Education And Training Requirements ➤

If you are already a nurse, then you have an associate or a bachelor's degree in nursing. A nurse practitioner must carry a master's degree. There are accredited programs available that will help you bridge your associate's degree and your master's degree, so you can streamline your education process through your bachelor's degree. If you hold your bachelor's degree already, you will simply need to complete a master's in the nursing program, your master's thesis, and your clinical experience hours.
The beginning of your master's program will include a host of general classes like nursing theory, pharmacology, and so on. When it is time to declare a specialization, you will need to take both adult health care classes and child health care classes. Your thesis will be related to the topic of family medicine, and you will need to complete a predetermined number of clinical hours. Upon completion of your advanced degree, you will need to pass a licensing test that is administered by the American Nurses Credentialing Counsel. You must renew your license every five years. Of course, if you have chosen this career path and have not yet begun your nursing education, you will need to complete a bachelor of the nursing program, followed by a master's program, thesis, and clinical work experience. While this may seem like a lot of time and a substantial investment, the higher salary levels and greater job autonomy generally make the endeavor worthwhile.

Would You Make A Good Family Nurse Practitioner?

There are certain traits and innate skills that are advantageous to someone who chooses a career as a family nurse practitioner. First, it is important to be very organized. You will be treating patients of all ages, which means that you will be working with a wide variety of labs, specialists, and other medical professionals. You should be able and eager to work independently, and you should have a penchant for building relationships with your patients. As an FNP, you may have the same patients from infancy through retirement and beyond. A family nurse practitioner is able to keep flexible hours and is thorough in his or her examinations. If you are managing your own practice, you will often be the final word on the overall health of your patients; they will be relying on you for your insightful recommendations regarding their health and well being. With this, communication skills are of paramount importance, as are compassion and empathy. Unfortunately, family doctors and family nurse practitioners are often the central points of communication for families in the medical crisis, and they will look to you for knowledge as well as support.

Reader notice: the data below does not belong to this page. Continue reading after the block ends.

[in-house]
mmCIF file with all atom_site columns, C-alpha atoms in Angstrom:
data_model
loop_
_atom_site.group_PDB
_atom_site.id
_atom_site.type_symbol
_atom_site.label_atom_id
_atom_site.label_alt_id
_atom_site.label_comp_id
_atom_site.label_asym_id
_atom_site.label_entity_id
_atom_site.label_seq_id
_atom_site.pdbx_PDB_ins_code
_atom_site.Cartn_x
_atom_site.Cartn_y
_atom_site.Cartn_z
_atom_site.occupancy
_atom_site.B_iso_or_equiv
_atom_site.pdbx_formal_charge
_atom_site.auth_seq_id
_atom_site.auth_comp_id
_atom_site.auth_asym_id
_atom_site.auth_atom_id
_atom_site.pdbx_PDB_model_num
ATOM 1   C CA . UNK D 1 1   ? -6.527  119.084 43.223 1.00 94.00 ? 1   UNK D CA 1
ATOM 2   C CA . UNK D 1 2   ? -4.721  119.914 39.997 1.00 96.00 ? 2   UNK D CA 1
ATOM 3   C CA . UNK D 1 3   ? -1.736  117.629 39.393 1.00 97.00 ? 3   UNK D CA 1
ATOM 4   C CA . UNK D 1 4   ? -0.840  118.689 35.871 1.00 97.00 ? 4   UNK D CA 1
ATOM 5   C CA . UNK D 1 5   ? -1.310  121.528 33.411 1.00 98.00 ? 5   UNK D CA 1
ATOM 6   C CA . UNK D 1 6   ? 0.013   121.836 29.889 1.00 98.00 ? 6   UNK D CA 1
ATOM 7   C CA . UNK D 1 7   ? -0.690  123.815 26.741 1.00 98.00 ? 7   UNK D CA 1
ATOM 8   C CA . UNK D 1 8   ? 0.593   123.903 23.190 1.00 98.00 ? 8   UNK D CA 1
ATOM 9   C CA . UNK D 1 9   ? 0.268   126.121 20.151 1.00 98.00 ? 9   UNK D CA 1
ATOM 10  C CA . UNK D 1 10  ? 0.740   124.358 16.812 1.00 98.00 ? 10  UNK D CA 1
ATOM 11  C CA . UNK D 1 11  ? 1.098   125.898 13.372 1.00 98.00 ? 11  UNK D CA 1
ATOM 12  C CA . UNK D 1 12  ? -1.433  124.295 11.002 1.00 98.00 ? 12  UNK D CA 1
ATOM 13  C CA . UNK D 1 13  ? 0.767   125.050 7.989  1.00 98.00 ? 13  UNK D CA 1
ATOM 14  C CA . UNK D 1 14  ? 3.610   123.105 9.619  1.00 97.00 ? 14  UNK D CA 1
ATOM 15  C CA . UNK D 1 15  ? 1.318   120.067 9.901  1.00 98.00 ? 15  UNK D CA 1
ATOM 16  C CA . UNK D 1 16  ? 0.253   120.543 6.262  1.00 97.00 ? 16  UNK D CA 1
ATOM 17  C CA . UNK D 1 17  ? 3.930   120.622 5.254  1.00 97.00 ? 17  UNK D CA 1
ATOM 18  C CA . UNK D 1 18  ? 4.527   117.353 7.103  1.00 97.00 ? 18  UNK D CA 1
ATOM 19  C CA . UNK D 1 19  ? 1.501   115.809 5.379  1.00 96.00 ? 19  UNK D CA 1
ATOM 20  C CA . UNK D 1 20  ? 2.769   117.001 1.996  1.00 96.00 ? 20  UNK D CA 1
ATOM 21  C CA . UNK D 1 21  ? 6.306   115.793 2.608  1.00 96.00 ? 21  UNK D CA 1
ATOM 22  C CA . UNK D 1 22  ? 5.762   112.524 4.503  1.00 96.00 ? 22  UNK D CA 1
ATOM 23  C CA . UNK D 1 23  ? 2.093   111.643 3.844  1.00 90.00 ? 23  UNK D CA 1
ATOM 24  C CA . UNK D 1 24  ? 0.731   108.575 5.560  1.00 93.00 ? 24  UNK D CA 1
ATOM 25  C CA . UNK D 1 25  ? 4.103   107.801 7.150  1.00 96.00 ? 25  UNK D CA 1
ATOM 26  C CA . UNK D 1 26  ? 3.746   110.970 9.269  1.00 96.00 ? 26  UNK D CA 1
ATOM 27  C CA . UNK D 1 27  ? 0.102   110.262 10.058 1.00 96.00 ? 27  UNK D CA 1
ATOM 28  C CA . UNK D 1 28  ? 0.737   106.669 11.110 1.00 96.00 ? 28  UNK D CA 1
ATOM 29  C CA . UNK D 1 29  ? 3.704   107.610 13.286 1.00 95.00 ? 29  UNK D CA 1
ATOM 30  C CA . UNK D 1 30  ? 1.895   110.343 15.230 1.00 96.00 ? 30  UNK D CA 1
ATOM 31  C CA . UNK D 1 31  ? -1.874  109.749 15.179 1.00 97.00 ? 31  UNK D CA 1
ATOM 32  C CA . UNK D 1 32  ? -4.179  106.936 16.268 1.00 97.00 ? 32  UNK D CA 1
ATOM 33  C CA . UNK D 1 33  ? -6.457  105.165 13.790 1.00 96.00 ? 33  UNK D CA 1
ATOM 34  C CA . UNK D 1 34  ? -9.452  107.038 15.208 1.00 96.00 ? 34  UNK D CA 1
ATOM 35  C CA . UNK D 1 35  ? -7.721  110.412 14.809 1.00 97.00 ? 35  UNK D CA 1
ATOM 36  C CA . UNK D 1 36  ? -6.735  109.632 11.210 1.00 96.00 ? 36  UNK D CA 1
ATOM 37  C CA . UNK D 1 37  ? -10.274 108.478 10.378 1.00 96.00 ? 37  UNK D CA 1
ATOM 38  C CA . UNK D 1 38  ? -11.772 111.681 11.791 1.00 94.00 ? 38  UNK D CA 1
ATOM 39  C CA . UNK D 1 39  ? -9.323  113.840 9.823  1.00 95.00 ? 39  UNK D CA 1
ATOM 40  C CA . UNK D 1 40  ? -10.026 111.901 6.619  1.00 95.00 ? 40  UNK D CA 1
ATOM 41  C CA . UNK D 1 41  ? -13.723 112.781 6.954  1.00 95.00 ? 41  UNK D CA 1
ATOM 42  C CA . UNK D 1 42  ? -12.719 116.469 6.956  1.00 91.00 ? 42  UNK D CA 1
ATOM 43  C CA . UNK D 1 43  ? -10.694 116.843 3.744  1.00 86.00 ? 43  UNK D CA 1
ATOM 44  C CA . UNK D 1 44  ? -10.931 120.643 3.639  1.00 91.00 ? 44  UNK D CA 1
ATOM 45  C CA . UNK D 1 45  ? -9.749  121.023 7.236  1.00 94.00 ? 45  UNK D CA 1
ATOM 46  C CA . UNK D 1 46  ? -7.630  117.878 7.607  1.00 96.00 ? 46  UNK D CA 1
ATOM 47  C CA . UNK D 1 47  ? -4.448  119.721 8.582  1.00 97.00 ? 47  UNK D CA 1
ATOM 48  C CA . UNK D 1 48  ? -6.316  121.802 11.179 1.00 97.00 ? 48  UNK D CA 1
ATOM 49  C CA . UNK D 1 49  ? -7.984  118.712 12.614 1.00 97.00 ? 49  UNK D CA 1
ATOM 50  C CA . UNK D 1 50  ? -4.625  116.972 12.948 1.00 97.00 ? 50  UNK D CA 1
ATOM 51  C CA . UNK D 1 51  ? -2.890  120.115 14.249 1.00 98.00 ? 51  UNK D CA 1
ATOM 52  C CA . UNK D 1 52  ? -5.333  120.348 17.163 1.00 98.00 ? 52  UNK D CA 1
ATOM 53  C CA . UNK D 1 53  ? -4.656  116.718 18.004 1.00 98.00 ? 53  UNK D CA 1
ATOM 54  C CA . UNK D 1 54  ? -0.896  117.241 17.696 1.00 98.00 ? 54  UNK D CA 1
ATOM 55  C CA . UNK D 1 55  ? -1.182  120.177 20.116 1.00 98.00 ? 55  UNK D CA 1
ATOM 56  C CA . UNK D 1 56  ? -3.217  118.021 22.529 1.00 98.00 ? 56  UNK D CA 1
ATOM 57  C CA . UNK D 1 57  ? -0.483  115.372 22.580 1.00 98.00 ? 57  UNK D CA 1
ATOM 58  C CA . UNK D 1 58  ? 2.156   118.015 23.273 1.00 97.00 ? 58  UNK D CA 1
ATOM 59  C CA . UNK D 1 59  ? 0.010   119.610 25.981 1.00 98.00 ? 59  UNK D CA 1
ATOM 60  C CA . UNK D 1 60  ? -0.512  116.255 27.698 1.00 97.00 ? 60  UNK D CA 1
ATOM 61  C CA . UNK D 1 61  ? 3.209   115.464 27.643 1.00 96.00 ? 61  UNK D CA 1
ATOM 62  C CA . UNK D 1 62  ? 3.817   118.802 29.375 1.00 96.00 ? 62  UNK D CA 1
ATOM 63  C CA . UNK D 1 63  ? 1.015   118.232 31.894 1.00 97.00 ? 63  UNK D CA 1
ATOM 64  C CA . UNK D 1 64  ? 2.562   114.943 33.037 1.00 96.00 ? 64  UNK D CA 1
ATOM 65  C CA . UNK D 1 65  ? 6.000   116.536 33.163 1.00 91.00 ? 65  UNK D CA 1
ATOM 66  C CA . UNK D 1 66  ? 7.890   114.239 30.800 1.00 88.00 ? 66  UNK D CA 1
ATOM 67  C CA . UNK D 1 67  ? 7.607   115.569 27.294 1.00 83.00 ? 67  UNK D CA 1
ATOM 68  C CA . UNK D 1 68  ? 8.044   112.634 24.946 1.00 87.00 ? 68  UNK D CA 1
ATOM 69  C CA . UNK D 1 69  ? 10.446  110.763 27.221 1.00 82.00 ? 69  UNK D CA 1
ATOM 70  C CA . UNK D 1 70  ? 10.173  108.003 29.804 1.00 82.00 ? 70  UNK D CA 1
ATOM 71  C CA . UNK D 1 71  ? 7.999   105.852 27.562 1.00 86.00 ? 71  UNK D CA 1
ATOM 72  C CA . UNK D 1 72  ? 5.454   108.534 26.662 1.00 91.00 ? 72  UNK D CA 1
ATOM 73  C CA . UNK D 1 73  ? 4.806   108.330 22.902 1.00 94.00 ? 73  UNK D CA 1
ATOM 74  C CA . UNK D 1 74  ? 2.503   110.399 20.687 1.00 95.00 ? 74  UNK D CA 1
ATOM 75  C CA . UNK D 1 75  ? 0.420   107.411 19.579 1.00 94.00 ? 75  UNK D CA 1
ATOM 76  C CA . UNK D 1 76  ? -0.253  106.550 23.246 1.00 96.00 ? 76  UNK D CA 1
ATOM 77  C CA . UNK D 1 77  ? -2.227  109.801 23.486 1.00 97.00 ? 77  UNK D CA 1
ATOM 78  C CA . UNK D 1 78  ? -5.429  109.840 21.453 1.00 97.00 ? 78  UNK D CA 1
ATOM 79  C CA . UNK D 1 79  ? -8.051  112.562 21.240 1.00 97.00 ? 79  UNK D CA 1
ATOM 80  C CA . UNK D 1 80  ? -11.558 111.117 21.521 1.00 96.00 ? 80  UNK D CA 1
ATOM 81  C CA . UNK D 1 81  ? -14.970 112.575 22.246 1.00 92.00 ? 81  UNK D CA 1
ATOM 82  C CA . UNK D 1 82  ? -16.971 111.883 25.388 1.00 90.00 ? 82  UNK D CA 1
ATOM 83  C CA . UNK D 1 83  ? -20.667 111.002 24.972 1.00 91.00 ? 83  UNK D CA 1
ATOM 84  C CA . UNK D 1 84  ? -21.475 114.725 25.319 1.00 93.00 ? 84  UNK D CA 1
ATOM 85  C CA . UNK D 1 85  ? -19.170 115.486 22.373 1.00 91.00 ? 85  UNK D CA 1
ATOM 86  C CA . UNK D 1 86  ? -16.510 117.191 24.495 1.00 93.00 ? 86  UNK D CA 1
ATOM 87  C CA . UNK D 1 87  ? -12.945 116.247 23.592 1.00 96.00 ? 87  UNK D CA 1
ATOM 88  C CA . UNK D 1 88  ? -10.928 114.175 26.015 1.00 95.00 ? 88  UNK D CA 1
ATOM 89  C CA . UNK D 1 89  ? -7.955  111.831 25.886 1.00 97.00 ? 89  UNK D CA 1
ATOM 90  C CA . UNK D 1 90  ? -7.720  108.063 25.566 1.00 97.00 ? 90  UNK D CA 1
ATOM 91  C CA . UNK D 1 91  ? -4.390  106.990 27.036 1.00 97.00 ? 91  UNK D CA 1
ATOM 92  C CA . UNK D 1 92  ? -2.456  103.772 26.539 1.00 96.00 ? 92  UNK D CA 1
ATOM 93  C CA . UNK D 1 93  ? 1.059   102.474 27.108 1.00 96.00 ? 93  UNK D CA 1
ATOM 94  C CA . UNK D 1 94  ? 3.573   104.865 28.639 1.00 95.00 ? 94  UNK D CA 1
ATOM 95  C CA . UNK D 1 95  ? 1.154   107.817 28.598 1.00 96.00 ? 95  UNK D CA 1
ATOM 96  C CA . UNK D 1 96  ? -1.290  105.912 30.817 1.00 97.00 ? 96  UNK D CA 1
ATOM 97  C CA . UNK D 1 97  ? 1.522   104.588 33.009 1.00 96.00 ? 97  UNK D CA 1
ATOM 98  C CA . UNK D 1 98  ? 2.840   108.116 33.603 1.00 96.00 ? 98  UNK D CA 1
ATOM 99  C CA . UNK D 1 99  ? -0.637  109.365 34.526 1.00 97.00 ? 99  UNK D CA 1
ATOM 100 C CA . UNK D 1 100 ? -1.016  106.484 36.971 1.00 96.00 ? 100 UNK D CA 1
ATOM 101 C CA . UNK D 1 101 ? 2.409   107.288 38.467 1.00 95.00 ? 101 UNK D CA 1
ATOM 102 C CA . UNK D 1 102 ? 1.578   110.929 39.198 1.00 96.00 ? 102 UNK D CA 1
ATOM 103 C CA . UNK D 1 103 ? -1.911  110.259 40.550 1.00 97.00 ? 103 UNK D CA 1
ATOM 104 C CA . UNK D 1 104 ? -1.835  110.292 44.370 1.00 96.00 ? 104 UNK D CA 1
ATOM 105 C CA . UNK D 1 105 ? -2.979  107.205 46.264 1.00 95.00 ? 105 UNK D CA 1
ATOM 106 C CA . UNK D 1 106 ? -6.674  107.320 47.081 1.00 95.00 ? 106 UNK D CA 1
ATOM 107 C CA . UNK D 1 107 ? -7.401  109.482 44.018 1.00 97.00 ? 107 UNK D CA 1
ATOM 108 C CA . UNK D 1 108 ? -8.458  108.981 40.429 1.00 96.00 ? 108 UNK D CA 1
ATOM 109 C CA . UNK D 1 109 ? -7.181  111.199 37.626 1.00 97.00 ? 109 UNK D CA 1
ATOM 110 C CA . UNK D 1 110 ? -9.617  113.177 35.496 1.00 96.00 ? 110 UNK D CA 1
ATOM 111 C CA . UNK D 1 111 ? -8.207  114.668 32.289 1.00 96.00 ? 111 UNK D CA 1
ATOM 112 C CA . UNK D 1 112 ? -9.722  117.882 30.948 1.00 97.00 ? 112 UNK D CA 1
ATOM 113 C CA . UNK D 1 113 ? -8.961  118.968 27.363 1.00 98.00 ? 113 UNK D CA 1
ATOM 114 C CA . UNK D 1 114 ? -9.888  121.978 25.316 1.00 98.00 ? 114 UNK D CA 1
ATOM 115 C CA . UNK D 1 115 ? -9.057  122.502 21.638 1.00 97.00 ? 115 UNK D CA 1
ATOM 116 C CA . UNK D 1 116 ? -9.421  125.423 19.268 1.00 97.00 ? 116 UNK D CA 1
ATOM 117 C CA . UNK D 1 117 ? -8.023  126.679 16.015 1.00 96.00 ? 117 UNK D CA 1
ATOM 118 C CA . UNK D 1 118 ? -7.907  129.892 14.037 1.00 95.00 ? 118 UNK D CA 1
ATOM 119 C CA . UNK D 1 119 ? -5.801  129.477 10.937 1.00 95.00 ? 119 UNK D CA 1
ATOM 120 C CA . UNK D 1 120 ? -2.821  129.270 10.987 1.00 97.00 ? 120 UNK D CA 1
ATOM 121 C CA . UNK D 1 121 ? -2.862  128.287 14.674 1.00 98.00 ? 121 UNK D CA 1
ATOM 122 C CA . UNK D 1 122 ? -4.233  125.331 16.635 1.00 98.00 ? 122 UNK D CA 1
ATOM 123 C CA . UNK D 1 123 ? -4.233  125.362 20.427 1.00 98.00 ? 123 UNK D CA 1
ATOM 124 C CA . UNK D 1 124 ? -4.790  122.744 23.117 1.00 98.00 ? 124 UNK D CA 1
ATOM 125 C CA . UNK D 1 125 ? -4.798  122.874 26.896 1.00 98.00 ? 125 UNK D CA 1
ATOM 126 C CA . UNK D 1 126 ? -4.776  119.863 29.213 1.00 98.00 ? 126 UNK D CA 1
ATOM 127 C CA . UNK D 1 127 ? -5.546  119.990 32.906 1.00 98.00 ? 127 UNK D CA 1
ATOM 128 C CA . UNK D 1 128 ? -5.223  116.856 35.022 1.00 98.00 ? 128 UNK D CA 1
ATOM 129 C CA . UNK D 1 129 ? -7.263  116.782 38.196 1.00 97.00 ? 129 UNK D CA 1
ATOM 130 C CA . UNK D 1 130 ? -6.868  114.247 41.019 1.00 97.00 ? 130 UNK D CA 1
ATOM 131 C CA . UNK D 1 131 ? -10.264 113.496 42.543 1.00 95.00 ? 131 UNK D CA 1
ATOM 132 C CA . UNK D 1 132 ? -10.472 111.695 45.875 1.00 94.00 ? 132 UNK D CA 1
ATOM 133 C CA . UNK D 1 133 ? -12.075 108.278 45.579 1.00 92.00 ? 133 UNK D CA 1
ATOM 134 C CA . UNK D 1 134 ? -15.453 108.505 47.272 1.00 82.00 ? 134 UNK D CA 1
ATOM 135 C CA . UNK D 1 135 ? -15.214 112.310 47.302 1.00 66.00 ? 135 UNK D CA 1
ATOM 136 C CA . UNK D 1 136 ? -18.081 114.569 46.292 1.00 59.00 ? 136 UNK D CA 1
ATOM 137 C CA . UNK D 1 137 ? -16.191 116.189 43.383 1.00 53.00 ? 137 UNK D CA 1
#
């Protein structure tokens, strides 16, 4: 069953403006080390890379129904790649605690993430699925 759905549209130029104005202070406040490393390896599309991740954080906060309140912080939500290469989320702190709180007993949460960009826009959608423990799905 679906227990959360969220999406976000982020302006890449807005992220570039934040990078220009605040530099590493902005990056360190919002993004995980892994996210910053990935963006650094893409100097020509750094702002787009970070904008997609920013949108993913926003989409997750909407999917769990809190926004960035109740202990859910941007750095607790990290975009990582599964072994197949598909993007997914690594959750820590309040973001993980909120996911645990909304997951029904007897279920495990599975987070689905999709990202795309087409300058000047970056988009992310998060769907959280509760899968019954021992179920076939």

Reasons to consider becoming a nurse practitioner ➤


1.Increased caregiver autonomy:-

The nurse of choice A professional FNP career gains autonomy over their nursing practice. According to the AANP national database, 21 states and the District of Columbia have approved the "full practice" for nurse practitioners. "Full practice" means that family nursing professionals can independently evaluate, diagnose, and prescribe medications. The Henry J. Kaiser Family Foundation cites studies showing that nurse practitioners can manage 80-90% of the primary care provided by physicians The ability to provide primary care services means that an FNP has increased independence. As a result, an FNP can set their own hours and choose to work as a freelancer or for a health institution. This flexibility in terms of when and where you can work can help busy RNs achieve a more positive work-life balance.

2. Gaining Professional Stability:-

The demand for family nurse practitioners has grown annually with no signs of slowing down. According to the US Bureau of Labor Statistics. The USA, More than 200k nurse practitioner positions will be created by 2026. This is a 36% increase in job growth, above the national average. In addition, an aging population and planned primary care Supplier shortages provide additional job security. Health Resources and Services Administration predicts a shortage of more than 20k primary care physicians by 2020. The National Association of Governors predicts that by 2019, The number of visits to primary care sources will increase by 15-25 million visits per year. With prescriptive privileges and advanced practice skills, family nursing professionals can combat the shortage of primary care providers. The Kaiser Family Foundation notes that 90% of nurse practitioners are prepared for primary care. This skill set opens up a wide variety of employment opportunities. Family nursing professionals can work where there is a need for primary care services, such as urgent care centers, hospitals, private practices, and more.

3. Financial benefits:-